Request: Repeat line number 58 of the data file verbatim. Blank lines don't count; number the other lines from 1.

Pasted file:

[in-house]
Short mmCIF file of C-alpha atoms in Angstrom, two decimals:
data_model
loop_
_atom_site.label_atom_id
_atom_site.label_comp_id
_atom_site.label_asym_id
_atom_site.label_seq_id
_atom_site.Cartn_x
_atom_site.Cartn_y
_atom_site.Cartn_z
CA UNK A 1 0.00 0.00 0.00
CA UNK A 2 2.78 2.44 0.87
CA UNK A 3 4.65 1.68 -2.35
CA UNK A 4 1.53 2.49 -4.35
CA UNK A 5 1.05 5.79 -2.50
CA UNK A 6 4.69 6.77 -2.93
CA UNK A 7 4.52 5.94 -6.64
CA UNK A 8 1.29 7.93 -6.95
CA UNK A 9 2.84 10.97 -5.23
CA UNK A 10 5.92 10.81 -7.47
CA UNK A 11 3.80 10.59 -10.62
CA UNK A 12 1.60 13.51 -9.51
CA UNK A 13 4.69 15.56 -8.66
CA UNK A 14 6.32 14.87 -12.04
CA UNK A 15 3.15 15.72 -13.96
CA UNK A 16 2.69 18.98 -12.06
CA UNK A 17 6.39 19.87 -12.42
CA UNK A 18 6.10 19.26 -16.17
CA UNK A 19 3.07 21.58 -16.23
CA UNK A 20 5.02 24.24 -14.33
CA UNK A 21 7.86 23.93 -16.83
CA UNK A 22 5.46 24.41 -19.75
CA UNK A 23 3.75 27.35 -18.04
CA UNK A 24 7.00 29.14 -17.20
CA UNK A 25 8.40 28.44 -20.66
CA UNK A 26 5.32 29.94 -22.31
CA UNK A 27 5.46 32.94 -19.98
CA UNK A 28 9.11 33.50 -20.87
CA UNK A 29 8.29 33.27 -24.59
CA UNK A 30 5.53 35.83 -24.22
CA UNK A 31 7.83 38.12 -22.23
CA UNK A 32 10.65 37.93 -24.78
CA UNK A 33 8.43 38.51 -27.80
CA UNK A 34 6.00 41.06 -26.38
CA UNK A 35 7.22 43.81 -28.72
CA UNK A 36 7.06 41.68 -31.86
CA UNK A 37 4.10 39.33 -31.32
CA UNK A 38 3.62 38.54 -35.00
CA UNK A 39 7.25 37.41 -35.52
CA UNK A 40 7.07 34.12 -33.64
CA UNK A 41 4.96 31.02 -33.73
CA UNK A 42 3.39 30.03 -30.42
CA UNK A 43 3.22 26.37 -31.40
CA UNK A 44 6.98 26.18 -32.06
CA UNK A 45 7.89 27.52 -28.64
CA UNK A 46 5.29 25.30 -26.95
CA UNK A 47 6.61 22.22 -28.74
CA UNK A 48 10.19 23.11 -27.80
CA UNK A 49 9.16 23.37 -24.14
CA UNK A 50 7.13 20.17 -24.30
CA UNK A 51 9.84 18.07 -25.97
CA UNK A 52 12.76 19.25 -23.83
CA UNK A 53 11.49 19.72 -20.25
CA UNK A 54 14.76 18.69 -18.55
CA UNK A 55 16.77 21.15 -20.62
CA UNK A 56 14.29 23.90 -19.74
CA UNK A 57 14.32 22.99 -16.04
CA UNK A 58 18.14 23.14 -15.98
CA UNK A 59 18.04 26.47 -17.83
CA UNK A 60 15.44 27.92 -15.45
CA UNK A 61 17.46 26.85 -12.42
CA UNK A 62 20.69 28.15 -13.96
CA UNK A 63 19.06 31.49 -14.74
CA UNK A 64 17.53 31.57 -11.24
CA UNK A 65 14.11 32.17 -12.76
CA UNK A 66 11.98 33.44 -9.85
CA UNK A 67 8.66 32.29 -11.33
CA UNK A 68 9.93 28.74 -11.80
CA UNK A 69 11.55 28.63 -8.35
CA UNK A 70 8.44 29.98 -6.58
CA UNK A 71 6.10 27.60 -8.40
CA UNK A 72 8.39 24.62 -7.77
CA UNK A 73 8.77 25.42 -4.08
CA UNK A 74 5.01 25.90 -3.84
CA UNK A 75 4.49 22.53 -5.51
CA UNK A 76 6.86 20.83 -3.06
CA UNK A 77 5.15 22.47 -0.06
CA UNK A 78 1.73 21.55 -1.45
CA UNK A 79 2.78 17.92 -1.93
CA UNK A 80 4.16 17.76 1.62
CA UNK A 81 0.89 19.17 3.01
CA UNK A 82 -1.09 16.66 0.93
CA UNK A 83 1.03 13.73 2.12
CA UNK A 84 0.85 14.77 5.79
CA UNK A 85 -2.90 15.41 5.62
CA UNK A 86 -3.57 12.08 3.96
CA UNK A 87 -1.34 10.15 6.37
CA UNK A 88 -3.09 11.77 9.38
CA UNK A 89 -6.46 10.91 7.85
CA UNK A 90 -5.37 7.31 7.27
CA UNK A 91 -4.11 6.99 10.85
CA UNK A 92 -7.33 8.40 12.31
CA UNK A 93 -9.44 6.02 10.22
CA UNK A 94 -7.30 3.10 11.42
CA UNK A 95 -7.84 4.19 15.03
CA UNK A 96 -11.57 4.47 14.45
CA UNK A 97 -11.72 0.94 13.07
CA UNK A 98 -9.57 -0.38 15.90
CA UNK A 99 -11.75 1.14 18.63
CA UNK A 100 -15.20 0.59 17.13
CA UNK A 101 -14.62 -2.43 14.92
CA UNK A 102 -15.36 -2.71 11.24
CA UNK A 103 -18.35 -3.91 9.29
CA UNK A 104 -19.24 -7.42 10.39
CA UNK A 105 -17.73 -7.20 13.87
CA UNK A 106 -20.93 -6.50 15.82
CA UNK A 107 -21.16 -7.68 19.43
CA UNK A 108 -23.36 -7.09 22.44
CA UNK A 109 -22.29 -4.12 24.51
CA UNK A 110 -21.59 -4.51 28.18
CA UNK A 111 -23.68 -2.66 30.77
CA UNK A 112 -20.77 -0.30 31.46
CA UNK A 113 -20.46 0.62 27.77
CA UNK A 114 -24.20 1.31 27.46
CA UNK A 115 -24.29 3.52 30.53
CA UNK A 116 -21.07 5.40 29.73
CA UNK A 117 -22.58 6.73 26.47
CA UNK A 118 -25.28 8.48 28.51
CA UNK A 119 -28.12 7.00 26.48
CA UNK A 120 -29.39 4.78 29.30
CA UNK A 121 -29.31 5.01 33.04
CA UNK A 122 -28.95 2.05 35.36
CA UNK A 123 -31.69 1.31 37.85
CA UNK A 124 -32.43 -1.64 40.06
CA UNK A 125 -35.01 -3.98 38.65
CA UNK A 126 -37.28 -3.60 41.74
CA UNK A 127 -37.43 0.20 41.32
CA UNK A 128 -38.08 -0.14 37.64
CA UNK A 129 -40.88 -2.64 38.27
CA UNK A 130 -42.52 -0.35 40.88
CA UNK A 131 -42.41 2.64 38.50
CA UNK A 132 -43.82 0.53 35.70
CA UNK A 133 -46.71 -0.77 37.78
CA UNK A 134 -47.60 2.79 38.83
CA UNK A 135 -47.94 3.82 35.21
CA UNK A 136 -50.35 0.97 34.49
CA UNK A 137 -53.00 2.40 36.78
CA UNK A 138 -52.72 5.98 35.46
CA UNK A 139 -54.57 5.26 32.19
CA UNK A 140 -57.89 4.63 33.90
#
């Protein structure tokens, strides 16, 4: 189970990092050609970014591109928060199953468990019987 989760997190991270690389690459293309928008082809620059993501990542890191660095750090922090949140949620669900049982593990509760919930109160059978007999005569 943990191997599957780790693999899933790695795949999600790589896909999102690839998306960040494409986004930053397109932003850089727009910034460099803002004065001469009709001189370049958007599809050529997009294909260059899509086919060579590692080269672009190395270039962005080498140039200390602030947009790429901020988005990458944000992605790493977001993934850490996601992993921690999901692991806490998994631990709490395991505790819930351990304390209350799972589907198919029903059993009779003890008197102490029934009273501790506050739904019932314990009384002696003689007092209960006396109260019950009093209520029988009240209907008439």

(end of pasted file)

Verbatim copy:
CA UNK A 47 6.61 22.22 -28.74